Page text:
Commissioned by the Dr. John Hope Franklin Portrait Committee
Dimensions: 46 x 36
Dedicated on February 22, 2012
Born in Rentiesville, Oklahoma, John Hope Franklin graduated from Booker T. Washington High School in Tulsa and went on to become a nationally recognized historian and civil rights advocate. Franklin said it was his desire "to weave into the fabric of American history enough of the presence of Blacks so that the story of the United States could be told adequately and fairly."
In 1941, Franklin earned his doctorate in history from Harvard University and went on to a lifelong career in teaching. Franklin became the first person of color to head a major history department when he was selected to chair the history department at Brooklyn College. In 1983, Franklin became the James B. Duke Professor of History and Professor of Legal History at the Duke University Law School where three academic units are now named for him. Duke offered to name a center for African American Studies after Franklin, but he politely declined, saying he was a historian of America and the world too.
Franklin's prolific writing might only be outdone by his dedication to civil rights. His work From Slavery to Freedom was first published in 1947 and has sold more than three million copies worldwide.
In the early 1950s, Franklin served on the NAACP Legal Defense Fund team led by Thurgood Marshall that helped develop the case for Brown v. Board of Education, which eventually ended segregation in public schools. Franklin also marched with the Rev. Martin Luther King, Jr. in Selma, Alabama.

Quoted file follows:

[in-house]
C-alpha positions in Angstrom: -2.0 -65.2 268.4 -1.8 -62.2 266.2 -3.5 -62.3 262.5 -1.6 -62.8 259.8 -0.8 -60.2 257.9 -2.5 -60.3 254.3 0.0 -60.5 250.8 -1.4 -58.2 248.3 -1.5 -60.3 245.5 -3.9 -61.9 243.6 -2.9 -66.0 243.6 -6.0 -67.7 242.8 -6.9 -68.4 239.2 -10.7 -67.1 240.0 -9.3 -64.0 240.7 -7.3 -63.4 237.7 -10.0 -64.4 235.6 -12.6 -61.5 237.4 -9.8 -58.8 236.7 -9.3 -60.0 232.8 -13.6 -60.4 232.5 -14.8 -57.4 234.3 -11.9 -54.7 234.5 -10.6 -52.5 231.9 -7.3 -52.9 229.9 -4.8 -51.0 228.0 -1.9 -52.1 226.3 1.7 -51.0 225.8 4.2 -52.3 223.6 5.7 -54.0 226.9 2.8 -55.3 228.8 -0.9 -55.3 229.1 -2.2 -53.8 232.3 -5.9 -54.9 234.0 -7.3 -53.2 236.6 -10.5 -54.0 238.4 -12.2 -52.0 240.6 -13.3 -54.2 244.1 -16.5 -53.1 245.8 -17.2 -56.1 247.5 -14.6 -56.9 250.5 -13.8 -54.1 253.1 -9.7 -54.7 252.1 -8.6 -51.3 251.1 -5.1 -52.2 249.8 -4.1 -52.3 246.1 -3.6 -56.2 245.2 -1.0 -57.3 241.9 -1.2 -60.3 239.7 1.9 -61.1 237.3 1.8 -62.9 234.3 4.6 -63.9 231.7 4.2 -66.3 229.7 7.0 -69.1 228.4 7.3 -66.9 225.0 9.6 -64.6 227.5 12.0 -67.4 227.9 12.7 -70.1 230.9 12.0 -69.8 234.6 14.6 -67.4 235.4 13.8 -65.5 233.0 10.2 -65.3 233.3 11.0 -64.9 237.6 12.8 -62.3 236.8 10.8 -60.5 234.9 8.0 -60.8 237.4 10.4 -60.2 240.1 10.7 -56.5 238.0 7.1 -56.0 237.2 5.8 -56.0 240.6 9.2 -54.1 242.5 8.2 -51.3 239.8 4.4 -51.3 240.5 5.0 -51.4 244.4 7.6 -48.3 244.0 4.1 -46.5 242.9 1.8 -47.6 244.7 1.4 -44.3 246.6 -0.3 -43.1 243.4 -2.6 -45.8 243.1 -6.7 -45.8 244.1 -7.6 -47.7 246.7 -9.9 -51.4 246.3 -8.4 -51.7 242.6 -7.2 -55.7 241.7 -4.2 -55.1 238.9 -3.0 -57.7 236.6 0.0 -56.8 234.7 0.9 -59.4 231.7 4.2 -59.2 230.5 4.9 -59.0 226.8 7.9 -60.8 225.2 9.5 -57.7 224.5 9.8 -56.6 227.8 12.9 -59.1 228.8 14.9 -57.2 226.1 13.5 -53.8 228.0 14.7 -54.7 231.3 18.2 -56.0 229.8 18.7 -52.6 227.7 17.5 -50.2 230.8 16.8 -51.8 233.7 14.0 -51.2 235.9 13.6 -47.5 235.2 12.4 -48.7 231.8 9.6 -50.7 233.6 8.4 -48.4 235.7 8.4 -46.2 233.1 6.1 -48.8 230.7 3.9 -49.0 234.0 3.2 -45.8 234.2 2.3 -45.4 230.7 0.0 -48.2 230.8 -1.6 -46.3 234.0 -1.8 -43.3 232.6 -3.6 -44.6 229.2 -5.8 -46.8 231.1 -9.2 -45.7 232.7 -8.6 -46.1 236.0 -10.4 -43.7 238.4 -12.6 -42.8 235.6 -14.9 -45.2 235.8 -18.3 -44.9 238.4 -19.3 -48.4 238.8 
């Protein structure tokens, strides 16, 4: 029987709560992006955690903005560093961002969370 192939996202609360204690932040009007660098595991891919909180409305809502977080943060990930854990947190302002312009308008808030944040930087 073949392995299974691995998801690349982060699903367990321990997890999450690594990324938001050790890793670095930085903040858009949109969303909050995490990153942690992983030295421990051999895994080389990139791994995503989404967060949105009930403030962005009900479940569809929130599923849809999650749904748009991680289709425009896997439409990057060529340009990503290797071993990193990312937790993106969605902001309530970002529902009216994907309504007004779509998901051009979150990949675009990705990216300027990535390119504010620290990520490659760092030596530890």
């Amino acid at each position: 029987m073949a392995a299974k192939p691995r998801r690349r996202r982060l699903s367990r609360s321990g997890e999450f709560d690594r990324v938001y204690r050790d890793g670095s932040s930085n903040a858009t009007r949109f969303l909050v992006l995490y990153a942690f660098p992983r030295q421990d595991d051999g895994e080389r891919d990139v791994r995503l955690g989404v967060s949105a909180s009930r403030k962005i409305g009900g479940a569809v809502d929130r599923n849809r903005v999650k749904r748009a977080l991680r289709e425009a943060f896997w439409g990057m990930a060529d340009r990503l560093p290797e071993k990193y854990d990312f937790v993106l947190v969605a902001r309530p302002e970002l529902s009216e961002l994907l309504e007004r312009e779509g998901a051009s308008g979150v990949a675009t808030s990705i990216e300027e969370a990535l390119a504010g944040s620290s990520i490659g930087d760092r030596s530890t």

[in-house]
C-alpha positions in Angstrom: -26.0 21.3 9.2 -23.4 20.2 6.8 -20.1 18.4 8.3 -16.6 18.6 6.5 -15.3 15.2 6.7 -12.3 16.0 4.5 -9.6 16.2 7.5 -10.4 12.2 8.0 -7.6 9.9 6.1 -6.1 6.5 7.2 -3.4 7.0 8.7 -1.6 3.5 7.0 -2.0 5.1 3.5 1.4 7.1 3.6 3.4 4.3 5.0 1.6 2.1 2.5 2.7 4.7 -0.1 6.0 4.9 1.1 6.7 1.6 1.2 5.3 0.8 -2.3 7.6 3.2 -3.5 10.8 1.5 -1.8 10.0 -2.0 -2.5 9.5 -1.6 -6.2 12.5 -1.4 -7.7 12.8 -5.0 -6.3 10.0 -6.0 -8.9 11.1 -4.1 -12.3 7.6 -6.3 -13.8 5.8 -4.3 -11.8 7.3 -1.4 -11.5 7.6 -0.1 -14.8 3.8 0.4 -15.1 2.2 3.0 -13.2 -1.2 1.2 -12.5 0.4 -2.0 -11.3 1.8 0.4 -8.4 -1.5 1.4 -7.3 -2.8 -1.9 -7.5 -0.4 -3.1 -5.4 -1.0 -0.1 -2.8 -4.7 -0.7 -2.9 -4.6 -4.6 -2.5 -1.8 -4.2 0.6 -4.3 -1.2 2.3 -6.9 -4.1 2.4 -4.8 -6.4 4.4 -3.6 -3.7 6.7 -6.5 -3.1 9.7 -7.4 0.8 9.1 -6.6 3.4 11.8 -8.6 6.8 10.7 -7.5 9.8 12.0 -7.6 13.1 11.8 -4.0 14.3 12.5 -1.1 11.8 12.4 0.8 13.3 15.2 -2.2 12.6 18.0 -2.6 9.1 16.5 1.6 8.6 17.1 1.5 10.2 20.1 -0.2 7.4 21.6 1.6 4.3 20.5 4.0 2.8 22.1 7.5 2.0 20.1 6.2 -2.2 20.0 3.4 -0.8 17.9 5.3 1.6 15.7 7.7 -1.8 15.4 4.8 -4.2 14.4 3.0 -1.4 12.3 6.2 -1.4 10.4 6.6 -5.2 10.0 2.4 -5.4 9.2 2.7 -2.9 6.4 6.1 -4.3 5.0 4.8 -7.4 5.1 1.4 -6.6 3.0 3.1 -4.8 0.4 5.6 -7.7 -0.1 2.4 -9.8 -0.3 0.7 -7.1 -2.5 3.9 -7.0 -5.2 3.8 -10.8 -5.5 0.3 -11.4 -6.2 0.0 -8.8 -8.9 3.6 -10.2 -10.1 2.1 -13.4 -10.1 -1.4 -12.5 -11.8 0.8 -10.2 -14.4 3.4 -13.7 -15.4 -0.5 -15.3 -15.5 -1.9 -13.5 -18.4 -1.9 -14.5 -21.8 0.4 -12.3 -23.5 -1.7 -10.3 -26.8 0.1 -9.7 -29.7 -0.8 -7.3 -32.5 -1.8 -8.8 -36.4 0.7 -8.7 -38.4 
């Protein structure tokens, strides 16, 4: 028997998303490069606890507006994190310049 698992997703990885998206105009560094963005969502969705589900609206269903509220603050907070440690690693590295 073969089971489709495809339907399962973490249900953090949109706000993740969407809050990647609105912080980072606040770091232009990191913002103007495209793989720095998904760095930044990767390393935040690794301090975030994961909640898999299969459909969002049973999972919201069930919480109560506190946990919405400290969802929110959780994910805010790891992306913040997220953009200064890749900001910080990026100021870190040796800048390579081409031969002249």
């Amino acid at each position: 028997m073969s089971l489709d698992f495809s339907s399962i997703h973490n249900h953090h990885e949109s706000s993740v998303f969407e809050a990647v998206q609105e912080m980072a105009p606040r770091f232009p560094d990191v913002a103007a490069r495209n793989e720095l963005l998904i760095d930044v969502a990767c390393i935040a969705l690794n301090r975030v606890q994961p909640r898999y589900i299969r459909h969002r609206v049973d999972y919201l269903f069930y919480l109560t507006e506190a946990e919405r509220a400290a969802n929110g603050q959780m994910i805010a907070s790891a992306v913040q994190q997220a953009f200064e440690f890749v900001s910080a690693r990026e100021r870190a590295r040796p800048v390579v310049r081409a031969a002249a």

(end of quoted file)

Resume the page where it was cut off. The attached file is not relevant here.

In 1995, President Clinton awarded Franklin the nation's highest civilian honor, the Medal of Freedom. In 2002, scholar Molefi Kete Asante included Franklin on his list of 100 Greatest African Americans, and in 2004, the State of Oklahoma recognized Franklin as an Oklahoma Cultural Treasure.
A few months prior to his 2009 death, Franklin made one of his last public appearances during the groundbreaking of the John Hope Franklin Reconciliation Park in Tulsa. Reflecting on his life he noted that he "would like [his] students to take up where [he] left off and to carry on the fight to establish history as a powerful force for good - a constructive force to rectify the ills of our society-- to change the world, as it were."
Everett Raymond Kinstler's prolific career has established him as one of the nation's foremost portrait painters. Among Kinstler's more than 1,200 portraits are well-known celebrities and personalities in the entertainment industry, authors, and business leaders. Kinstler has painted portraits of secretaries of state, Supreme Court justices, U.S. governors, U.S. senators, and university presidents.
Seven U.S. presidents have posed for Kinstler, including Richard Nixon, Gerald Ford, Jimmy Carter, Ronald Reagan, George H.W. Bush, Bill Clinton, and George W. Bush. The Smithsonian National Portrait Gallery in Washington, D.C. has acquired more than 100 of his original works for its permanent collection. In 1999, Kinstler received the gallery's highest honor, the Copley Medal.